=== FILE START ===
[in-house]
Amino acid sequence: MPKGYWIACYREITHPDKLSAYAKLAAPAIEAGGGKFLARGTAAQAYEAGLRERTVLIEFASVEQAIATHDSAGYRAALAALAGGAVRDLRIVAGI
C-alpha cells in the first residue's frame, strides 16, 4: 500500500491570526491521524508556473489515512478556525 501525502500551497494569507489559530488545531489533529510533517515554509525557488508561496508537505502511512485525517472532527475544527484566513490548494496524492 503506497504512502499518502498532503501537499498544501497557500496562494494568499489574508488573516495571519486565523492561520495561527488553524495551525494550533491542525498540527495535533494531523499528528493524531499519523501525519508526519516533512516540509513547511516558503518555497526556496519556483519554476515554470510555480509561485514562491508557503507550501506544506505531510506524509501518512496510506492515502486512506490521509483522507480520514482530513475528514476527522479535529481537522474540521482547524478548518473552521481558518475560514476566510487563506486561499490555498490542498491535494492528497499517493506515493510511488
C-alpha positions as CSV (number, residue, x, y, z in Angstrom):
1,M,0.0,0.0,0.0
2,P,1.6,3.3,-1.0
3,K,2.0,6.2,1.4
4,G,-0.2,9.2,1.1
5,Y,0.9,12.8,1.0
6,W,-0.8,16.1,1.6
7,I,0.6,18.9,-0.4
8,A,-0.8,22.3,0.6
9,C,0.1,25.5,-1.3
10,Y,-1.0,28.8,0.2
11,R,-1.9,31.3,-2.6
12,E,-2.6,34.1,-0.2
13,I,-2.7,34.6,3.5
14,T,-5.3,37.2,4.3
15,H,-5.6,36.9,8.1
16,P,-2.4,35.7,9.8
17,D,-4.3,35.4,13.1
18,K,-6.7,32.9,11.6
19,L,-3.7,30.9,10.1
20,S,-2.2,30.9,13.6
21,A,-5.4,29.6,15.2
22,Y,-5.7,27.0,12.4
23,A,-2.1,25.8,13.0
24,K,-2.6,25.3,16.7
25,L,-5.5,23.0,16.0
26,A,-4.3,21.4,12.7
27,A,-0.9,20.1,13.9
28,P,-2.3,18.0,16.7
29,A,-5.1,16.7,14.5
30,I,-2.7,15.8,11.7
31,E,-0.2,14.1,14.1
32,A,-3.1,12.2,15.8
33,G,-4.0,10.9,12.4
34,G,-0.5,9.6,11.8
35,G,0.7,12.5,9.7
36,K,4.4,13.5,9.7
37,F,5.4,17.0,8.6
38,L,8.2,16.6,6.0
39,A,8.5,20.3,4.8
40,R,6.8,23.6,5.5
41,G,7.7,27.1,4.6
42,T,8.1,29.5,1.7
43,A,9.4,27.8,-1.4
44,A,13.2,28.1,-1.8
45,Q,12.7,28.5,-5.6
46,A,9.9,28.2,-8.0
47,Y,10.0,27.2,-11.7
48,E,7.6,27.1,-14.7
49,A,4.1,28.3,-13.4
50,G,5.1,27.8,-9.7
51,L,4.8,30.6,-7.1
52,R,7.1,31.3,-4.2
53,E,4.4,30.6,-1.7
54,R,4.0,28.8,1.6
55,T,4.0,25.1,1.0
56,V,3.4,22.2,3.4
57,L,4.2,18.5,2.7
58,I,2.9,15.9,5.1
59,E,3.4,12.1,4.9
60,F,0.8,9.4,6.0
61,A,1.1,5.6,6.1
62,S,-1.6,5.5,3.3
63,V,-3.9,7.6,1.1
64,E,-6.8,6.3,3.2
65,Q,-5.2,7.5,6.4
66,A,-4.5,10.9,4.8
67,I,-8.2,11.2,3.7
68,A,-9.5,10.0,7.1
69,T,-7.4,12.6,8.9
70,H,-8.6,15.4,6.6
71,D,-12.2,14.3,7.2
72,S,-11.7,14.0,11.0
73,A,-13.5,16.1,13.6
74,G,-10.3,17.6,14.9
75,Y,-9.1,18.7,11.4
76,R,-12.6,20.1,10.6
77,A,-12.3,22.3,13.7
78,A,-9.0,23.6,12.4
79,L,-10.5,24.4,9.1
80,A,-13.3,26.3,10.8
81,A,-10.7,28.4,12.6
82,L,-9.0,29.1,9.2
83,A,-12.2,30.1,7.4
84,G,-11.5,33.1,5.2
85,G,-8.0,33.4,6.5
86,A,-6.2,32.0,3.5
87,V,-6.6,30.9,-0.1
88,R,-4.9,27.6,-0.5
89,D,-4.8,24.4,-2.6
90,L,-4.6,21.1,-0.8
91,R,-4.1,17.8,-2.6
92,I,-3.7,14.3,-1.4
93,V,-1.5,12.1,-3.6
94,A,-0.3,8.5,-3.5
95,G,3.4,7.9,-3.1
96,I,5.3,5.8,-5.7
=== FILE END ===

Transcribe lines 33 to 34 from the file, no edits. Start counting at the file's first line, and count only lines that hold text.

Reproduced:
29,A,-5.1,16.7,14.5
30,I,-2.7,15.8,11.7